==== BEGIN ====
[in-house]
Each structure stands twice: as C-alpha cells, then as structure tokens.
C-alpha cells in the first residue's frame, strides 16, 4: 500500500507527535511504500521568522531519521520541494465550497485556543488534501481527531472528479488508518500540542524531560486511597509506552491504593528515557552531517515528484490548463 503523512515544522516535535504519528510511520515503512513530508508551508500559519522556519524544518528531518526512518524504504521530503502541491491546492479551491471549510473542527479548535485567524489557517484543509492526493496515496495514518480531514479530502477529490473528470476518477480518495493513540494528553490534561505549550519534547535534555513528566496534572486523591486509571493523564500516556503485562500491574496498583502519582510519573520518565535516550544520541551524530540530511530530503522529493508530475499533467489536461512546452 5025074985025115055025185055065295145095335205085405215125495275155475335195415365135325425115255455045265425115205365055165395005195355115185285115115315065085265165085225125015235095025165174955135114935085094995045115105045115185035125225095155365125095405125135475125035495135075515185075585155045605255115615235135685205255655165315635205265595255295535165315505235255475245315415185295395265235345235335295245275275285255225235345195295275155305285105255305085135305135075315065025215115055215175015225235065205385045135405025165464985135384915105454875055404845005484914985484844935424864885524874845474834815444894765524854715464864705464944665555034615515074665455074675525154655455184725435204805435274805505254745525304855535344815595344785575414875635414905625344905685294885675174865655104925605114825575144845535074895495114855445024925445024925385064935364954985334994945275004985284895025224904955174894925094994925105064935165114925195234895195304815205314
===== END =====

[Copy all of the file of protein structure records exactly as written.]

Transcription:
[in-house]
Each structure stands twice: as C-alpha cells, then as structure tokens.
C-alpha cells in the first residue's frame, strides 16, 4: 500500500507527535511504500521568522531519521520541494465550497485556543488534501481527531472528479488508518500540542524531560486511597509506552491504593528515557552531517515528484490548463 503523512515544522516535535504519528510511520515503512513530508508551508500559519522556519524544518528531518526512518524504504521530503502541491491546492479551491471549510473542527479548535485567524489557517484543509492526493496515496495514518480531514479530502477529490473528470476518477480518495493513540494528553490534561505549550519534547535534555513528566496534572486523591486509571493523564500516556503485562500491574496498583502519582510519573520518565535516550544520541551524530540530511530530503522529493508530475499533467489536461512546452 5025074985025115055025185055065295145095335205085405215125495275155475335195415365135325425115255455045265425115205365055165395005195355115185285115115315065085265165085225125015235095025165174955135114935085094995045115105045115185035125225095155365125095405125135475125035495135075515185075585155045605255115615235135685205255655165315635205265595255295535165315505235255475245315415185295395265235345235335295245275275285255225235345195295275155305285105255305085135305135075315065025215115055215175015225235065205385045135405025165464985135384915105454875055404845005484914985484844935424864885524874845474834815444894765524854715464864705464944665555034615515074665455074675525154655455184725435204805435274805505254745525304855535344815595344785575414875635414905625344905685294885675174865655104925605114825575144845535074895495114855445024925445024925385064935364954985334994945275004985284895025224904955174894925094994925105064935165114925195234895195304815205314